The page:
My Happy Place
Before this week, I hadn't been to the gym in almost two months. Between trips and work and family illnesses I had been too busy, too sick, or too far away to go. Finally, though, I managed to get healthy and rested, and finished a big project at the office, and picked up my exercise routine where I left off. In a lot of ways it has felt like I'm starting all over again; the routines and people feel unfamiliar, and, of course, I've lost a lot of stamina during my hiatus. But it's good to be back, if for no other reason than for being reintroduced to a phenomenon that had managed to slip my mind over the course of my absence.
It all came back to me Wednesday morning, when I reintroduced myself to spin class. By about the twenty-minute mark (in an hour-long class) I was really starting to labor. My thighs were burning, sweat was pouring down my face and stinging my eyes, and my breath was coming in ragged gasps. I found myself repeating that familiar mantra in my mind: "Just two more songs. Two more songs and I'll have been here a respectable amount of time. Two more songs and I can quit for the day."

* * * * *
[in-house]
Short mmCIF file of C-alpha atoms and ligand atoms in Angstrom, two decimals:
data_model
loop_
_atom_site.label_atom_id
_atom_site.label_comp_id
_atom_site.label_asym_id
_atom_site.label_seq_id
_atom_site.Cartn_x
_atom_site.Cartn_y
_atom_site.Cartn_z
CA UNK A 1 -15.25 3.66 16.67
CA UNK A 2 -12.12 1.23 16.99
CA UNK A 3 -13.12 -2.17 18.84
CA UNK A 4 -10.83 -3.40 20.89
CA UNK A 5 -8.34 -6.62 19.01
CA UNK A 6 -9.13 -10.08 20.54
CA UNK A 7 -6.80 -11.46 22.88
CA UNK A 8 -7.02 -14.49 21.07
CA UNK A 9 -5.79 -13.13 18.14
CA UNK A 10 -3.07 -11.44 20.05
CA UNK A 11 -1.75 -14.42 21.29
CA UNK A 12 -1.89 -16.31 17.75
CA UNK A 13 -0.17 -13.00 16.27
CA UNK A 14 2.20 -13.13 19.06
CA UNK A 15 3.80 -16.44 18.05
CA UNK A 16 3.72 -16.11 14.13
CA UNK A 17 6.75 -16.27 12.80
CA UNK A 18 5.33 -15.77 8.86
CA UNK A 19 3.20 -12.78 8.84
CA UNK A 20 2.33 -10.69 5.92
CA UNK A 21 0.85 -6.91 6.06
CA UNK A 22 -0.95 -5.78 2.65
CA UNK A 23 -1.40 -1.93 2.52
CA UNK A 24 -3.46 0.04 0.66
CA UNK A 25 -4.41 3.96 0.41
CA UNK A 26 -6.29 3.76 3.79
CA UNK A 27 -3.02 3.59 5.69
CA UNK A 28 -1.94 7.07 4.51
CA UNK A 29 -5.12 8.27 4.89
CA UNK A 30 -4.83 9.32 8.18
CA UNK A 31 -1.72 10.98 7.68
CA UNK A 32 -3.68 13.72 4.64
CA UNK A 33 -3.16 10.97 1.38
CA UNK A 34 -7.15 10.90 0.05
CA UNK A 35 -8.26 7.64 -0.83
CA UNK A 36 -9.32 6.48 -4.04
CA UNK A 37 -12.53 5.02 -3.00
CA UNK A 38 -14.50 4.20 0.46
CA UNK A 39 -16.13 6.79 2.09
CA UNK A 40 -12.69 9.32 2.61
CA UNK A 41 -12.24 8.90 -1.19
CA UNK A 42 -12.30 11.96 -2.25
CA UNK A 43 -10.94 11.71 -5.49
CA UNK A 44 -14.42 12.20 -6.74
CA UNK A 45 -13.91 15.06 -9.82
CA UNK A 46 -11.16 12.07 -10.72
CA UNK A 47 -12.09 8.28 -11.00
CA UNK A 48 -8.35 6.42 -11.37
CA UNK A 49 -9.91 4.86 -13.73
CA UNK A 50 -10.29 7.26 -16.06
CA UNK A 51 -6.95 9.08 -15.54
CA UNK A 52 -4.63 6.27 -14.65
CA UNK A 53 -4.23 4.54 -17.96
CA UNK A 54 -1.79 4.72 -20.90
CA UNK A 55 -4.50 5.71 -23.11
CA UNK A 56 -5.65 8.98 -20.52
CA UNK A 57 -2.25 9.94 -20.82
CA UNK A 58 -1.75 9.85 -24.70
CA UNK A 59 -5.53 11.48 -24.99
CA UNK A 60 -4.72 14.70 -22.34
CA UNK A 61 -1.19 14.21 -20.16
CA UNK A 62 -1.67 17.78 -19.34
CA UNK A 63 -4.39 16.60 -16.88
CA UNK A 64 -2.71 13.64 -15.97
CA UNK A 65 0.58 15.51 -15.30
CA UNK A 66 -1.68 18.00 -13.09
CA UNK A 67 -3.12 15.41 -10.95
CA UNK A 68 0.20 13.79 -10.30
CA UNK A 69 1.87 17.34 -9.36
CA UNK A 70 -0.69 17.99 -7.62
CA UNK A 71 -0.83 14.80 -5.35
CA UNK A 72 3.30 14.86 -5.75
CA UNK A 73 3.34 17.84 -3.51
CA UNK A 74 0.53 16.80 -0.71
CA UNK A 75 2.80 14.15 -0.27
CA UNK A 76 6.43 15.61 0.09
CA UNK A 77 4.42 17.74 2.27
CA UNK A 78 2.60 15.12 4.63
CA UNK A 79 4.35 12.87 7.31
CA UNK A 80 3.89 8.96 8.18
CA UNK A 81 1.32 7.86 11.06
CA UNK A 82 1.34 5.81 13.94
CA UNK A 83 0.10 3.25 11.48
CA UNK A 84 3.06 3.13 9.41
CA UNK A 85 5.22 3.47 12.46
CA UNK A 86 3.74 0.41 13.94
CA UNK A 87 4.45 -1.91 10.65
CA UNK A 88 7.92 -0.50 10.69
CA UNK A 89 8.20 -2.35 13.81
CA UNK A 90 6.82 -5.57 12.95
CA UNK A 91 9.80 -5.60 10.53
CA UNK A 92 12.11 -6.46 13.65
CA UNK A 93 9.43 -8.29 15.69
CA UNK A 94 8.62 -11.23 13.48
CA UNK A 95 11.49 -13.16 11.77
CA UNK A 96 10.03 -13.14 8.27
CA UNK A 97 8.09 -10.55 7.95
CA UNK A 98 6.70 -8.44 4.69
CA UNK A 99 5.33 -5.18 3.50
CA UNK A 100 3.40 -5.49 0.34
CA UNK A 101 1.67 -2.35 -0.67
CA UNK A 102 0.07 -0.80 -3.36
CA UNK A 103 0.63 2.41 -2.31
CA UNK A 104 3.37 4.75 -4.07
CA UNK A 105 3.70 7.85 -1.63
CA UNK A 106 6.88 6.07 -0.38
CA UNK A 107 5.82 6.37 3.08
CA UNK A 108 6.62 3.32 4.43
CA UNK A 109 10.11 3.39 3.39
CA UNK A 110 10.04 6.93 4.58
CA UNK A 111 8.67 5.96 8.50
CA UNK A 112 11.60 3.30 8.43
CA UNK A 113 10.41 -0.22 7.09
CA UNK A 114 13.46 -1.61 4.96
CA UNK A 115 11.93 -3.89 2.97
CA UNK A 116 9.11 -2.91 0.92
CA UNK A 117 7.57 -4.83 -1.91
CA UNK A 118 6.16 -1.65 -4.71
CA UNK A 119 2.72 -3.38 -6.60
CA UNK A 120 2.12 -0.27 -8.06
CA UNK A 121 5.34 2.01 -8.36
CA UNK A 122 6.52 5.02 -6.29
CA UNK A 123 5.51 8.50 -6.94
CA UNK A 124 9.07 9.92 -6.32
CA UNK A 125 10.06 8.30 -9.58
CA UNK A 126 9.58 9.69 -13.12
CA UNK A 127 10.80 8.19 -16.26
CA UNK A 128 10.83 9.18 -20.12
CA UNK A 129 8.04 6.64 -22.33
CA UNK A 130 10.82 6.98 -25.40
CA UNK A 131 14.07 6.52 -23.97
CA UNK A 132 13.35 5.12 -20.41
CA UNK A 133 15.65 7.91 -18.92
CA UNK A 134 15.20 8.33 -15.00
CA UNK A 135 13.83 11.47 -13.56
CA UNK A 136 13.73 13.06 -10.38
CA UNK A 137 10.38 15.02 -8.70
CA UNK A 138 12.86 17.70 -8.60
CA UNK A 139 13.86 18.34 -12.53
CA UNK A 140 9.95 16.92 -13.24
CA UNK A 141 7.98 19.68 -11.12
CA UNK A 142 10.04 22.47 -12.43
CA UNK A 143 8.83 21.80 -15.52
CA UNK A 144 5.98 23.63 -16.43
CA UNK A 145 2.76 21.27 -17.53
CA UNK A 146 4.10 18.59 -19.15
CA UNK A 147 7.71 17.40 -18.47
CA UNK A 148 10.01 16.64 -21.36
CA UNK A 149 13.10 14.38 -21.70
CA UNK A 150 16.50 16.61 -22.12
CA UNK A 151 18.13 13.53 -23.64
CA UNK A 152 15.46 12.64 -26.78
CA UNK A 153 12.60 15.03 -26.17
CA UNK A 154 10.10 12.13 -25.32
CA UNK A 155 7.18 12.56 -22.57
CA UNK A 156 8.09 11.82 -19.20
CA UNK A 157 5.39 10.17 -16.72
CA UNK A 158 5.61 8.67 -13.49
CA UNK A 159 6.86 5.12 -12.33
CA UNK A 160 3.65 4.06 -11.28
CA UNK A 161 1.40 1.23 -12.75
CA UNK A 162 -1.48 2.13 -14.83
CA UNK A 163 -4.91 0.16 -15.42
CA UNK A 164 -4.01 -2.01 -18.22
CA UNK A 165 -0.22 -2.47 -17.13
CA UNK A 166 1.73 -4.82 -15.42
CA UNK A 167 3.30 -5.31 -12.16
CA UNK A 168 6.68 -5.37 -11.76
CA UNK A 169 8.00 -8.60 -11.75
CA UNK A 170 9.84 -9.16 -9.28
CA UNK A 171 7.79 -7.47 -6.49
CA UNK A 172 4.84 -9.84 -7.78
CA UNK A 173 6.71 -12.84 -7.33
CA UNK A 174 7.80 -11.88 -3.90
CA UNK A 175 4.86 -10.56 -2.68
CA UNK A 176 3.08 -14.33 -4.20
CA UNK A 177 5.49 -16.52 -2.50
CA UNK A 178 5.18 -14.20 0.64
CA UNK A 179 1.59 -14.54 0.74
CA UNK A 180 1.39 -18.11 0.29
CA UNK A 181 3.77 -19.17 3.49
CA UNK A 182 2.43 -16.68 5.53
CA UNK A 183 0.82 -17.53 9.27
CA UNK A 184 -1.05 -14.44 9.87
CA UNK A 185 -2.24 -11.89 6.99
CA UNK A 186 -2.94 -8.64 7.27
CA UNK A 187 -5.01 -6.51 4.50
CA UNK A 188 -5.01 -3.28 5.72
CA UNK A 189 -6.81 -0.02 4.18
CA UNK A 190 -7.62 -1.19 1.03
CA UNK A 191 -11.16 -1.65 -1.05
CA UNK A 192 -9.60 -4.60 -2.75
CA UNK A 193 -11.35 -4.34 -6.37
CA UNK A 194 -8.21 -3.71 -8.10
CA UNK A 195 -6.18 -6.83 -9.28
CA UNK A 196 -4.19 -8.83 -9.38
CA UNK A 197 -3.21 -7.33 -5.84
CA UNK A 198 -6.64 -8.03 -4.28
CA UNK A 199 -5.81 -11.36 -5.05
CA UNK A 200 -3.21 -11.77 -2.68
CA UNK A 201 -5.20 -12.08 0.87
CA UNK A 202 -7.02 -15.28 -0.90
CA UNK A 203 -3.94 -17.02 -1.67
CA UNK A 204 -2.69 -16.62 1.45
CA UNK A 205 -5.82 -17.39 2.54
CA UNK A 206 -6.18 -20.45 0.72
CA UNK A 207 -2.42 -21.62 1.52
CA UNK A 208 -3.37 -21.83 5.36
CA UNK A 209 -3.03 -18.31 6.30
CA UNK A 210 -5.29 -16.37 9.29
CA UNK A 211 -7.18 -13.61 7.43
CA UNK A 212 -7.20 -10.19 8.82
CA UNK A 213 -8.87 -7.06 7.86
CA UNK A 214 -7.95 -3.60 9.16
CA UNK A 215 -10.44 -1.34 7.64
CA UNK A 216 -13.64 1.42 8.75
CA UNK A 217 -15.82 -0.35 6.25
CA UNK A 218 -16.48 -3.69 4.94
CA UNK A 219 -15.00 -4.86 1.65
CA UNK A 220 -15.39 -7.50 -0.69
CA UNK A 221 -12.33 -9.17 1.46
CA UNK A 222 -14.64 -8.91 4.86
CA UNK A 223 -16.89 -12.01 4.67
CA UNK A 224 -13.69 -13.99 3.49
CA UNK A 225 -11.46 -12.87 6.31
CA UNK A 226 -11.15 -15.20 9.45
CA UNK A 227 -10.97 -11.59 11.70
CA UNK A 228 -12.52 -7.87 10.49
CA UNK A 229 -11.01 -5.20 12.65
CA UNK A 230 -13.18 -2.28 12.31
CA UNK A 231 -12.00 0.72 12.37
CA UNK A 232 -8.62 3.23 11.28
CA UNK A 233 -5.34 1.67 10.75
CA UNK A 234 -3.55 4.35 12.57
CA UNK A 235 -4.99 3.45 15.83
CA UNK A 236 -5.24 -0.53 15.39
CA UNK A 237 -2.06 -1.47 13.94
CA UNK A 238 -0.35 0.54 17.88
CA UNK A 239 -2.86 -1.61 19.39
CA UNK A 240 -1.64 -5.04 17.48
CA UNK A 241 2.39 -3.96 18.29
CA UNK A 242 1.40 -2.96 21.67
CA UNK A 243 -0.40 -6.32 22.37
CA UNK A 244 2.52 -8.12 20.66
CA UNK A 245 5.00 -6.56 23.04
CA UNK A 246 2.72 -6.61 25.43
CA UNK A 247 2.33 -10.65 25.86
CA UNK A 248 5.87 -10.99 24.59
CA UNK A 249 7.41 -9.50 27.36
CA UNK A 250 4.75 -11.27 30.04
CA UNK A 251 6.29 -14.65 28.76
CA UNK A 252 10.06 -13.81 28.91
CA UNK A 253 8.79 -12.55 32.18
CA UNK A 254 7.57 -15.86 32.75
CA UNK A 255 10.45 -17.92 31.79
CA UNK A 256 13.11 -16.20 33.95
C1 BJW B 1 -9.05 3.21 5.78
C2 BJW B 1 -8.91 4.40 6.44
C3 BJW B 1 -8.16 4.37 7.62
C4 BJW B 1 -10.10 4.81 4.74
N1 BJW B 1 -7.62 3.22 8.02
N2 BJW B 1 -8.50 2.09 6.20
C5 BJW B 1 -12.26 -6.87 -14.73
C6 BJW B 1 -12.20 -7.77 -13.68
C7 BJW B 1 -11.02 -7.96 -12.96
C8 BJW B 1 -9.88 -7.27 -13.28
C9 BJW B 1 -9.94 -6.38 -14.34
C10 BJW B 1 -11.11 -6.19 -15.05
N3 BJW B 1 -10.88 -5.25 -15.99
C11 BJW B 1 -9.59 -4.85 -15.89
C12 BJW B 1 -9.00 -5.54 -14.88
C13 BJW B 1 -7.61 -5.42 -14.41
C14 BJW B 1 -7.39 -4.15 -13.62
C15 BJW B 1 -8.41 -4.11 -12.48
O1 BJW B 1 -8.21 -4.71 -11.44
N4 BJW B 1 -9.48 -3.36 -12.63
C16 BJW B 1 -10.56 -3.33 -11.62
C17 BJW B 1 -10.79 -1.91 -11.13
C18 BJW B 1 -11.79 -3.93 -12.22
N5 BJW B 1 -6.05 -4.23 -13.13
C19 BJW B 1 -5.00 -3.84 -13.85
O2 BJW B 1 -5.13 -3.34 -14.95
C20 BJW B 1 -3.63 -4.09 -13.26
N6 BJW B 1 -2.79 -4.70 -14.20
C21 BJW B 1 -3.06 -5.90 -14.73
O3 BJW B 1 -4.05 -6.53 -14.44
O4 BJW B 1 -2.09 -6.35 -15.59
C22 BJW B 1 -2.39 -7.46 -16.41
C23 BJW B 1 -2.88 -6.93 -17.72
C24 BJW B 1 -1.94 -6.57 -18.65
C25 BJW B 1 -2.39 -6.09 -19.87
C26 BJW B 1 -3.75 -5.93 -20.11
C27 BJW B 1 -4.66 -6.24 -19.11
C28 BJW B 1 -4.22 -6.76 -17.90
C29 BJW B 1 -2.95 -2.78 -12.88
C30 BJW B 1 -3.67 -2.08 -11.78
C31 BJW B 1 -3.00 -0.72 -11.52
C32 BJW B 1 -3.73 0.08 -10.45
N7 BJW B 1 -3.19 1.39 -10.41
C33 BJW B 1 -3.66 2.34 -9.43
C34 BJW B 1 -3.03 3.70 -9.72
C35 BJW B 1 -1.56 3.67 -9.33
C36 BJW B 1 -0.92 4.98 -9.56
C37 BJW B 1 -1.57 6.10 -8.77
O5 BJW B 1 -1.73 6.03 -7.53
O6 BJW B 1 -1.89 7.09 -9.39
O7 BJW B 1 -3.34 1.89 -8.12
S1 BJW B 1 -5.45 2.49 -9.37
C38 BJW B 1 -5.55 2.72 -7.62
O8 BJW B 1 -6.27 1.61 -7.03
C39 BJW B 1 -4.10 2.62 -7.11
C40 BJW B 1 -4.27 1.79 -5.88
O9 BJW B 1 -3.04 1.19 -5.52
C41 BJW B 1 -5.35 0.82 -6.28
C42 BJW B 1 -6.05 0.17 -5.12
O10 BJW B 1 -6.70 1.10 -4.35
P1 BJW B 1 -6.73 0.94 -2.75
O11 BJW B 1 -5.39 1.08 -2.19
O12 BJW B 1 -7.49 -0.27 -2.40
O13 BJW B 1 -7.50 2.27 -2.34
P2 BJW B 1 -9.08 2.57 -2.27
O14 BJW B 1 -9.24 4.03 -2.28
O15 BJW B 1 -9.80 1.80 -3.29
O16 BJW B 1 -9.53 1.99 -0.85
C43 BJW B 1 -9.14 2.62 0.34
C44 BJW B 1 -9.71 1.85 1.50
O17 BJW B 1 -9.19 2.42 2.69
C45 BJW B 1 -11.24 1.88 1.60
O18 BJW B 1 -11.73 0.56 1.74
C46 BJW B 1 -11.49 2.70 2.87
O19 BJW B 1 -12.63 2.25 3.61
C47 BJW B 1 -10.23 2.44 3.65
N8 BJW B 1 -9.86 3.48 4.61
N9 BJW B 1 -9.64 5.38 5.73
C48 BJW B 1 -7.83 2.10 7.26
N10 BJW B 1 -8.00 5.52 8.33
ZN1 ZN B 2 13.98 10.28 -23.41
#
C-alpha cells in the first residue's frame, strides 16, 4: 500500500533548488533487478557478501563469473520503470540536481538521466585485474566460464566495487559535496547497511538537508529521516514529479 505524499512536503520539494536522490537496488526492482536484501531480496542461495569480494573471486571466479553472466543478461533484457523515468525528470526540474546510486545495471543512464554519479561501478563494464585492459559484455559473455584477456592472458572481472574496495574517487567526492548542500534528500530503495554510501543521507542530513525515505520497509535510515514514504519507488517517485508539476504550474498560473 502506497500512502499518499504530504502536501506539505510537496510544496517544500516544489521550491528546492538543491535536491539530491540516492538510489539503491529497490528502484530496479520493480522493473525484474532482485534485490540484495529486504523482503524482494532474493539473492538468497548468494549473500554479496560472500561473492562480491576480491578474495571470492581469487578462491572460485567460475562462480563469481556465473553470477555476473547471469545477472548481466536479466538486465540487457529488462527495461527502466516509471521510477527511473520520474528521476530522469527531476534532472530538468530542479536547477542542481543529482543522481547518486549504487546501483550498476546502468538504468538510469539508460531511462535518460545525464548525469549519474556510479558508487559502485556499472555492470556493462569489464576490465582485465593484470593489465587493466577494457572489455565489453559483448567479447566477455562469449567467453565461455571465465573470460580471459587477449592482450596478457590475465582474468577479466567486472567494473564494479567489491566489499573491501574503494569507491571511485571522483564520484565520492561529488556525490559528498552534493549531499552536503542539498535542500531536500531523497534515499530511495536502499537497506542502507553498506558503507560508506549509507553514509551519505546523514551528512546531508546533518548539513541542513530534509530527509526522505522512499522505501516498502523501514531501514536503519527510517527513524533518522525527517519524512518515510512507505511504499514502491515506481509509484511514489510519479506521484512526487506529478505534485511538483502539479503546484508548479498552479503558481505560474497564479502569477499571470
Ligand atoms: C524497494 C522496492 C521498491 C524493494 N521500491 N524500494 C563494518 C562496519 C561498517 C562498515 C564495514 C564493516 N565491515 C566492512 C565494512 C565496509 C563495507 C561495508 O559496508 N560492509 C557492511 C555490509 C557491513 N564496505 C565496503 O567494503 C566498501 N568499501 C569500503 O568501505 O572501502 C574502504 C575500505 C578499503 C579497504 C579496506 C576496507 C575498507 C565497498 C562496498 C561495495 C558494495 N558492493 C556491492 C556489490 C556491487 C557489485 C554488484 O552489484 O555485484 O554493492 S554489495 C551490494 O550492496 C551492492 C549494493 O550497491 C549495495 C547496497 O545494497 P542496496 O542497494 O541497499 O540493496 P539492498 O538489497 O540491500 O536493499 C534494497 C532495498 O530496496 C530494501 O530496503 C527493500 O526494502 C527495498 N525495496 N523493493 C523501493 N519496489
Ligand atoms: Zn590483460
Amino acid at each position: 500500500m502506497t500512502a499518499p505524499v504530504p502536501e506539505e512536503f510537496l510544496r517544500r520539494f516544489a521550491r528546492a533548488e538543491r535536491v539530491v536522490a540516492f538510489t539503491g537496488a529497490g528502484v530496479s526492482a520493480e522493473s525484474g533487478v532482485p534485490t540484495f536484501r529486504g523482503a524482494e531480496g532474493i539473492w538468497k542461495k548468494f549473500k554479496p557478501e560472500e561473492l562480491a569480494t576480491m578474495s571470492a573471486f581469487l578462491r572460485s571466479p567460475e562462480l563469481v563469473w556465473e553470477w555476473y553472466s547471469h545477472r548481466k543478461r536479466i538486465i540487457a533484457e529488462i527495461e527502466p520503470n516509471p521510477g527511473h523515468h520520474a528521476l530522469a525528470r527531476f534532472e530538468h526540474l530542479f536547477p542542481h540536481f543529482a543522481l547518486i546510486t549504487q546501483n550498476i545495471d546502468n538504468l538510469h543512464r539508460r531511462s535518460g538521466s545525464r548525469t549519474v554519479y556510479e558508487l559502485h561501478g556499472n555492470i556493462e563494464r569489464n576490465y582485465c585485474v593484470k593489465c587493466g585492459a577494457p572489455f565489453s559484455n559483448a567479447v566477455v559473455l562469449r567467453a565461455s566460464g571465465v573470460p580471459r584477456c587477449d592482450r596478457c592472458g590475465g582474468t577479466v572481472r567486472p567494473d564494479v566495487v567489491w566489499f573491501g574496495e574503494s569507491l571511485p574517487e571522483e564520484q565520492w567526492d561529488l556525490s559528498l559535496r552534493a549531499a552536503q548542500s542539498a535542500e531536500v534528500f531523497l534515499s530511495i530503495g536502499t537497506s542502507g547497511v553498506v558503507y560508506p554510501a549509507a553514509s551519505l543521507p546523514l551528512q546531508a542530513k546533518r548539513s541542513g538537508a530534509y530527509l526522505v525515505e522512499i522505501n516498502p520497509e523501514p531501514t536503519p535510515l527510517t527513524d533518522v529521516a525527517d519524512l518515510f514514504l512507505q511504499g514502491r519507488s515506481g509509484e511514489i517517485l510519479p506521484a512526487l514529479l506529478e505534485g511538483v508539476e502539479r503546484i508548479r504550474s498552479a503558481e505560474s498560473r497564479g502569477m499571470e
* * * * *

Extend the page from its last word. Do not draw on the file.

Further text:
I was almost ready to quit when something strange happened, something that I had forgotten in the past two months. Completely unprompted by anything going on around me, images of Jason suddenly popped into my mind. In my mind I could see the way he holds up his arms when he wants you to pick him up out of bed, hear the gleeful sound of his shrieks when you tickle him. And with those images, this incredible feeling of peace came over me, and I found the corner of my mouth turning up in a smile.
I don't know if this is what people mean when they talk about "runner's high" or if it's just a weird trick of my consciousness, but this imagery and the Zen-like calm that comes with it is something happens to me a lot during that spin class, but rarely seems to happen elsewhere, if ever. Just when I'm feeling like I'm about to hit the wall, I'll think of the weight of Jason's head on my shoulder when he's tired, and the softness of his hair on my cheek, and I'll be recharged. It's a fleeting thing, too, something that I can never quite seem to summon on my own, or hold onto once it's there. It's usually not long before the instructor decides to kick it up to the next level, and then there's no room left in my head for anything other than the exertion.
But, man, it's worth it. If this is what marathonners experience when they run their races, I can really see the appeal.